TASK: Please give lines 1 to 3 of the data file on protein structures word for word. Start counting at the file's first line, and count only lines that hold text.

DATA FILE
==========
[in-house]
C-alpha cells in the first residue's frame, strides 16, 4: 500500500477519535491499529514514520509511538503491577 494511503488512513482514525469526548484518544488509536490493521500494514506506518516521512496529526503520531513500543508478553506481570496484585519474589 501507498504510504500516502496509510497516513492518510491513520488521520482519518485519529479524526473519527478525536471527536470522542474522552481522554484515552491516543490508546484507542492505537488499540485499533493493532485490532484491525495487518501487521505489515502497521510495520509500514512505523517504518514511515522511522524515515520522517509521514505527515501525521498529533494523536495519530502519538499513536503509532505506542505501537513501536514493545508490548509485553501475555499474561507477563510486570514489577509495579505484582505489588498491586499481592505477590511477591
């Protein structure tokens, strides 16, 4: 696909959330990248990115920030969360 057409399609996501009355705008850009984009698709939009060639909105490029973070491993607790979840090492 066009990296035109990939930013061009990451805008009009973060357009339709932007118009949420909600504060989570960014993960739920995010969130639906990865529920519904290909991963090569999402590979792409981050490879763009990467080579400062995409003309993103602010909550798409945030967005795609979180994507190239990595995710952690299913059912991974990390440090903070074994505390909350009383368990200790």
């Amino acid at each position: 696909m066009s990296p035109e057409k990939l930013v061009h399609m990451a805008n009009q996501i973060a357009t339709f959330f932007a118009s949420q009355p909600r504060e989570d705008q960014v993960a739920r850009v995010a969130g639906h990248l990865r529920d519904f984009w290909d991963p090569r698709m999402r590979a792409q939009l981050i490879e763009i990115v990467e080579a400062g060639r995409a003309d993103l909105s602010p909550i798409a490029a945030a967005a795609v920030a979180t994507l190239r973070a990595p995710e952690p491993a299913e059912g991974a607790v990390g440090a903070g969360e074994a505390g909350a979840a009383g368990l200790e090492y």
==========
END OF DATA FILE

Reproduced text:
[in-house]
C-alpha cells in the first residue's frame, strides 16, 4: 500500500477519535491499529514514520509511538503491577 494511503488512513482514525469526548484518544488509536490493521500494514506506518516521512496529526503520531513500543508478553506481570496484585519474589 501507498504510504500516502496509510497516513492518510491513520488521520482519518485519529479524526473519527478525536471527536470522542474522552481522554484515552491516543490508546484507542492505537488499540485499533493493532485490532484491525495487518501487521505489515502497521510495520509500514512505523517504518514511515522511522524515515520522517509521514505527515501525521498529533494523536495519530502519538499513536503509532505506542505501537513501536514493545508490548509485553501475555499474561507477563510486570514489577509495579505484582505489588498491586499481592505477590511477591
């Protein structure tokens, strides 16, 4: 696909959330990248990115920030969360 057409399609996501009355705008850009984009698709939009060639909105490029973070491993607790979840090492 066009990296035109990939930013061009990451805008009009973060357009339709932007118009949420909600504060989570960014993960739920995010969130639906990865529920519904290909991963090569999402590979792409981050490879763009990467080579400062995409003309993103602010909550798409945030967005795609979180994507190239990595995710952690299913059912991974990390440090903070074994505390909350009383368990200790």